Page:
The consequences of employing cheap labor for the sake of a product awaited by millions of people over the world, as many suicide cases, industrial accidents, and labor strikes in Foxconn factories, processing most of the world’s smartphones and other electronic devices, across China have shown.
Read the full article in The New York Times.
Employees work excessive overtime, in some cases seven days a week, and live in crowded dorms. Some say they stand so long that their legs swell until they can hardly walk. Under-age workers have helped build Apple’s products, and the company’s suppliers have improperly disposed of hazardous waste and falsified records, according to company reports and advocacy groups that, within China, are often considered reliable, independent monitors.
More troubling, the groups say, is some suppliers’ disregard for workers’ health. Two years ago, 137 workers at an Apple supplier in eastern China were injured after they were ordered to use a poisonous chemical to cleaniPhone screens. Within seven months last year, two explosions at iPad factories, including in Chengdu, killed four people and injured 77. Before those blasts, Apple had been alerted to hazardous conditions inside the Chengdu plant, according to a Chinese group that published that warning.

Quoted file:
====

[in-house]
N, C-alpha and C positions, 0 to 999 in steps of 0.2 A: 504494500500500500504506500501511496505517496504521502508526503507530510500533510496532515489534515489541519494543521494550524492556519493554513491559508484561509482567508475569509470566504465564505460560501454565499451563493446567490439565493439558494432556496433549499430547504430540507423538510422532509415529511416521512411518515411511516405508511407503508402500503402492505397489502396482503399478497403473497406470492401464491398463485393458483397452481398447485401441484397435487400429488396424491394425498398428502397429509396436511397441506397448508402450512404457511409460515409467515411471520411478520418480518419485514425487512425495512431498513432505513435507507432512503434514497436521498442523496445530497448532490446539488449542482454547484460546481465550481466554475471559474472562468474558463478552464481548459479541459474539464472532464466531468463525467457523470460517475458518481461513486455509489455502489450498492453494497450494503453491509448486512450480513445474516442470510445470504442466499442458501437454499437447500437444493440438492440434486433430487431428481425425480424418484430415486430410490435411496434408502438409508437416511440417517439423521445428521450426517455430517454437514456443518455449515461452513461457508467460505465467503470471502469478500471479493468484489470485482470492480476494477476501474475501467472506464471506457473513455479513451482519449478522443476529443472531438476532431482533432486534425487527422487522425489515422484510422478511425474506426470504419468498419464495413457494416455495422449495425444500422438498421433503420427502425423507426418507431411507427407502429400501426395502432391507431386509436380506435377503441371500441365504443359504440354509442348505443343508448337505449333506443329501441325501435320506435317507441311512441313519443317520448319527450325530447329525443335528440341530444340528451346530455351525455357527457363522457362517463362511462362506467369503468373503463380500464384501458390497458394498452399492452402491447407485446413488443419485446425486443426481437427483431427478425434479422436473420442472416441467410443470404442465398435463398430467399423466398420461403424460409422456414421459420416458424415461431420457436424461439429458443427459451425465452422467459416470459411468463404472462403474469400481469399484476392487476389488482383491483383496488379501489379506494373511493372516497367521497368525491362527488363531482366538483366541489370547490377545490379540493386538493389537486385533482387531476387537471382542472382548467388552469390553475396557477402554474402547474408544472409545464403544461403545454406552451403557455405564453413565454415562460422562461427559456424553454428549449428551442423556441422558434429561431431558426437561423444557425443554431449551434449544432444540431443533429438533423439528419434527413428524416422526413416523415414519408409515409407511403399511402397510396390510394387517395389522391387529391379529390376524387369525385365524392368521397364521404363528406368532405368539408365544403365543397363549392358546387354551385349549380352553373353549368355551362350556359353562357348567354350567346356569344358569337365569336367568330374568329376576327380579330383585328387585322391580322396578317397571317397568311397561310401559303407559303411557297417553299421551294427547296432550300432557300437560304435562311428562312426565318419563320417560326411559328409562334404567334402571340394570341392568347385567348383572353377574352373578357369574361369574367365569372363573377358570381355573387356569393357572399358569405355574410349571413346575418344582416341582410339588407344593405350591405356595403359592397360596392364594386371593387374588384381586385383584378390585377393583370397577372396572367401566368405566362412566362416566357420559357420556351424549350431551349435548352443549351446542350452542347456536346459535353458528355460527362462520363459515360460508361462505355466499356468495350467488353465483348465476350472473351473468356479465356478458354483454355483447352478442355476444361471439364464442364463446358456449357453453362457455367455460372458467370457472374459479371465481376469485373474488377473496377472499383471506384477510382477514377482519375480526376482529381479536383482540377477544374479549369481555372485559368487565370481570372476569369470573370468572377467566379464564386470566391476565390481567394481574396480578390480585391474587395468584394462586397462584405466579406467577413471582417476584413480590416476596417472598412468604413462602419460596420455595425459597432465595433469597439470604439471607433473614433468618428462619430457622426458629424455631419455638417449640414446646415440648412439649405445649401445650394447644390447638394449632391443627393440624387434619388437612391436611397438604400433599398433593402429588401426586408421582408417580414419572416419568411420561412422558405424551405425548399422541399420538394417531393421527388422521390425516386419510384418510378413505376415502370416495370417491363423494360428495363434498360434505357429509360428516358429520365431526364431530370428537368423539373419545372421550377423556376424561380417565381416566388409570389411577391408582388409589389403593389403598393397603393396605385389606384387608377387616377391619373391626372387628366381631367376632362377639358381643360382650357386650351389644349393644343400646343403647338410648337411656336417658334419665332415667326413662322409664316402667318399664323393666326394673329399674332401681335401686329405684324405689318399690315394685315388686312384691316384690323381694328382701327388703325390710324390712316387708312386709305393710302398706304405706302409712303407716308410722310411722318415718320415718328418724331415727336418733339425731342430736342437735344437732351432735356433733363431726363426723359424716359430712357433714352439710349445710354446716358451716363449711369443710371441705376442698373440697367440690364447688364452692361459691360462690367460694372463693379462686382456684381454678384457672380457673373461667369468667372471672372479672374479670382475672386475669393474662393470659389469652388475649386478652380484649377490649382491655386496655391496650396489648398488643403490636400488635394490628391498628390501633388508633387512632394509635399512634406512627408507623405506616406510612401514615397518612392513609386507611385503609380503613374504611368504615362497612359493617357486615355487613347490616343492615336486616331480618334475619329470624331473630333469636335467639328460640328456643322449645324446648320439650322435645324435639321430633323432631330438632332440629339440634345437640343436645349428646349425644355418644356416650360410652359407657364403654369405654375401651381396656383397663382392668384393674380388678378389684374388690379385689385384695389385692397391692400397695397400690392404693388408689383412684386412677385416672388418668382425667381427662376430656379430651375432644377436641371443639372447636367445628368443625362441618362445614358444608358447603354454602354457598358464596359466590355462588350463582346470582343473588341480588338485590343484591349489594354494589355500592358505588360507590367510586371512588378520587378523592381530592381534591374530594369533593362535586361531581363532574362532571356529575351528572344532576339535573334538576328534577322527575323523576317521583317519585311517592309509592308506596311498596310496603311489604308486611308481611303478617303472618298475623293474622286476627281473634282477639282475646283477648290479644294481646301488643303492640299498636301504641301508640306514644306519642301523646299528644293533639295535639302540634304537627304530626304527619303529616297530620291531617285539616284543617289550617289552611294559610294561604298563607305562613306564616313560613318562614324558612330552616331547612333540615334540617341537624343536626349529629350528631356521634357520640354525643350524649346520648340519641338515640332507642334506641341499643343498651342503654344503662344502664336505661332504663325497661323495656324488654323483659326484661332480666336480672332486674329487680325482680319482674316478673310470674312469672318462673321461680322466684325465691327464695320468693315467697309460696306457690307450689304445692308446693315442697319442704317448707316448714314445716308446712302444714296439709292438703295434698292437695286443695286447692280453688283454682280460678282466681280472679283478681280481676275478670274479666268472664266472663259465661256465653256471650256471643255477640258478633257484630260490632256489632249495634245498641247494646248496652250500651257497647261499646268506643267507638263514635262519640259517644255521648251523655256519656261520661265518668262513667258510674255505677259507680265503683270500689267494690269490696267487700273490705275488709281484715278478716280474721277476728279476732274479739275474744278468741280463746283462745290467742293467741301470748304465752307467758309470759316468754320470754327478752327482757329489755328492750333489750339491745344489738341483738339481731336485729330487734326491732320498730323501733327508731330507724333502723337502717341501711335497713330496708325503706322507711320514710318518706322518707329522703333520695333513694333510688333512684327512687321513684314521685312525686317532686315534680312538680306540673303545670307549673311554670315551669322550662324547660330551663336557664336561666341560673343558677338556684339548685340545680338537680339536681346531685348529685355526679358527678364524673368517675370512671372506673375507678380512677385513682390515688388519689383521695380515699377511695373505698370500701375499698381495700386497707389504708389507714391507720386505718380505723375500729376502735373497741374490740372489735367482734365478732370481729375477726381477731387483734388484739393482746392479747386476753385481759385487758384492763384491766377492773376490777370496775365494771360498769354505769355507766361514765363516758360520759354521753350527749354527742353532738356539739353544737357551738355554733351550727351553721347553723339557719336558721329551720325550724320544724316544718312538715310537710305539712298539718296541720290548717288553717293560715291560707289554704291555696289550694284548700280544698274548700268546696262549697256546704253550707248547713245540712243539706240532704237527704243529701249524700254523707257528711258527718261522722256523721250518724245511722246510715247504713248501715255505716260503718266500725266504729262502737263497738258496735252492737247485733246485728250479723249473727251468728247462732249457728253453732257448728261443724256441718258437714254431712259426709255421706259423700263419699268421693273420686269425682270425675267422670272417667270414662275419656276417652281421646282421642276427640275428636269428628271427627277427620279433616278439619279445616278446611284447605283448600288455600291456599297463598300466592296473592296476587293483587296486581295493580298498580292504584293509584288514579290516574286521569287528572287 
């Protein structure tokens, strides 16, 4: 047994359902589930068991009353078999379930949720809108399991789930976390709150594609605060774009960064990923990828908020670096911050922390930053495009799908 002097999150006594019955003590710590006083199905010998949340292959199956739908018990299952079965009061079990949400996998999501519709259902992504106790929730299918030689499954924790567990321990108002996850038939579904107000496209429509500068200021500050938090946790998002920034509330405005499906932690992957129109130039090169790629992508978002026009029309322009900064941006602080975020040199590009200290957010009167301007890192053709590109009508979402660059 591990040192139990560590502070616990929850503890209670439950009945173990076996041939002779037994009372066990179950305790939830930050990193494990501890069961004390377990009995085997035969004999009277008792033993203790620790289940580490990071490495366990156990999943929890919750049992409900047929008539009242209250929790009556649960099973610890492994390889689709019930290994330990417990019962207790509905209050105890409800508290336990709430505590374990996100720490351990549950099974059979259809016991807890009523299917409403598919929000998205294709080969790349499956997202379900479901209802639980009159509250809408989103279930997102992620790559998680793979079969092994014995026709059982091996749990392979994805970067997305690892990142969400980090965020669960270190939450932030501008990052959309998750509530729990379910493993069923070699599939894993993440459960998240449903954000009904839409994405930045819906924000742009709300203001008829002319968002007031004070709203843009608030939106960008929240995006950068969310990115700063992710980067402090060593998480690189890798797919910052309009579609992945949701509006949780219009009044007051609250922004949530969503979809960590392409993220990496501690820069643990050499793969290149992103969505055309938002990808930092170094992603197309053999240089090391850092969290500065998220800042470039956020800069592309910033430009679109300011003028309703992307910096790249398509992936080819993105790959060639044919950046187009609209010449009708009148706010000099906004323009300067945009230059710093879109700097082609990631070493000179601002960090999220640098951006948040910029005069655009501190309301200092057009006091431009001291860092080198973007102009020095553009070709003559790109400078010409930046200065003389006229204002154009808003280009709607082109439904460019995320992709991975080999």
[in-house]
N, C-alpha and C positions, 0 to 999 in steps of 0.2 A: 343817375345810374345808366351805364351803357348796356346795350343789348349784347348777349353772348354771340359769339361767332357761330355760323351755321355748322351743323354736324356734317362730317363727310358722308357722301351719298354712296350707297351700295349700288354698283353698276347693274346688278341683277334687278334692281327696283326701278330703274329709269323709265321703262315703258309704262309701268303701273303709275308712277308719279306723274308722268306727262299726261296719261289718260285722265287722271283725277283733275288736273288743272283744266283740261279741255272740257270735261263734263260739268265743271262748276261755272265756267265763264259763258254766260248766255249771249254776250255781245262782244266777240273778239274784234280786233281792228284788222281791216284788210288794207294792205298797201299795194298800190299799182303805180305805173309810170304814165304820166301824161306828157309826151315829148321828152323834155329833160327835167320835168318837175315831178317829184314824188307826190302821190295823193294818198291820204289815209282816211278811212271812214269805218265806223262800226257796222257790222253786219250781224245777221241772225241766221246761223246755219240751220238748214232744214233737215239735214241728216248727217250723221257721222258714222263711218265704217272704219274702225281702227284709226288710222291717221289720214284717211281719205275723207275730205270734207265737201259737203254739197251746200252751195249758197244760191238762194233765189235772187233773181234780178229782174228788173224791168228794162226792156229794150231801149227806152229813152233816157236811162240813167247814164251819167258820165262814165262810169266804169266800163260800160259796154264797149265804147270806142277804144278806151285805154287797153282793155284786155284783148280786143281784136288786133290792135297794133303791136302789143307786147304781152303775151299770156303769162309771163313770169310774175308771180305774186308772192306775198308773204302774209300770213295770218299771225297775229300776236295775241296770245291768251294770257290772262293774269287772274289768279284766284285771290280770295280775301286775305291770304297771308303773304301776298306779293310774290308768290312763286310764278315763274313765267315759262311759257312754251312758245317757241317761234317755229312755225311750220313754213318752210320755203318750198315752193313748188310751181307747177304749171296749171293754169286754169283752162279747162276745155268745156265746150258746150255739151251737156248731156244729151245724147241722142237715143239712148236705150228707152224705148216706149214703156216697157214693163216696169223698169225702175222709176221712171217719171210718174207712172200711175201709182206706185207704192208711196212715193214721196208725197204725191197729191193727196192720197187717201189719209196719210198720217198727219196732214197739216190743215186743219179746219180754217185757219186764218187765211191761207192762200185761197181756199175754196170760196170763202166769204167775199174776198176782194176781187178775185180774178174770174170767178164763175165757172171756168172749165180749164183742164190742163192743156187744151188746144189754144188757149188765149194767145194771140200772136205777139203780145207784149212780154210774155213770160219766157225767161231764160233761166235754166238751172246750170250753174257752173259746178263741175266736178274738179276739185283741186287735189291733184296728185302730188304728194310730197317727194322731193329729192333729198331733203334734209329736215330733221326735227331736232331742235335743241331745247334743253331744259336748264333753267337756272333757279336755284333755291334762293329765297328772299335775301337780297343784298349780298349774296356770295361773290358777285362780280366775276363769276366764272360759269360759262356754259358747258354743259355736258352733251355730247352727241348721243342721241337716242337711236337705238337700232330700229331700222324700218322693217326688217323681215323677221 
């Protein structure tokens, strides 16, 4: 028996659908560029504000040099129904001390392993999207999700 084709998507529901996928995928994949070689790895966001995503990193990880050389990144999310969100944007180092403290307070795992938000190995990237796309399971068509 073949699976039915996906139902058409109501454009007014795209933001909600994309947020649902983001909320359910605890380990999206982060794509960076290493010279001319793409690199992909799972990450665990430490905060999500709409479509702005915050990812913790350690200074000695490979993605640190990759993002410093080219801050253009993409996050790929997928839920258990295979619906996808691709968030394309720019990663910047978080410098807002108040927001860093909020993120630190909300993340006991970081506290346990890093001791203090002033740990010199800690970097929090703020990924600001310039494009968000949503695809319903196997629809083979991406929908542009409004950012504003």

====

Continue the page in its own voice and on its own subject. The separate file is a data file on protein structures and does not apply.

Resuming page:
“If Apple was warned, and didn’t act, that’s reprehensible,” said Nicholas Ashford, a former chairman of the National Advisory Committee on Occupational Safety and Health, a group that advises the United States Labor Department. “But what’s morally repugnant in one country is accepted business practices in another, and companies take advantage of that.”
Apple is not the only electronics company doing business within a troubling supply system. Bleak working conditions have been documented at factories manufacturing products for Dell, Hewlett-Packard, I.B.M., Lenovo, Motorola, Nokia, Sony, Toshiba and others.
Questioning the relevance of Chinese education system and the complicating situation faced by the country’s society at modern times.
Read the full article in China Daily Mail blog.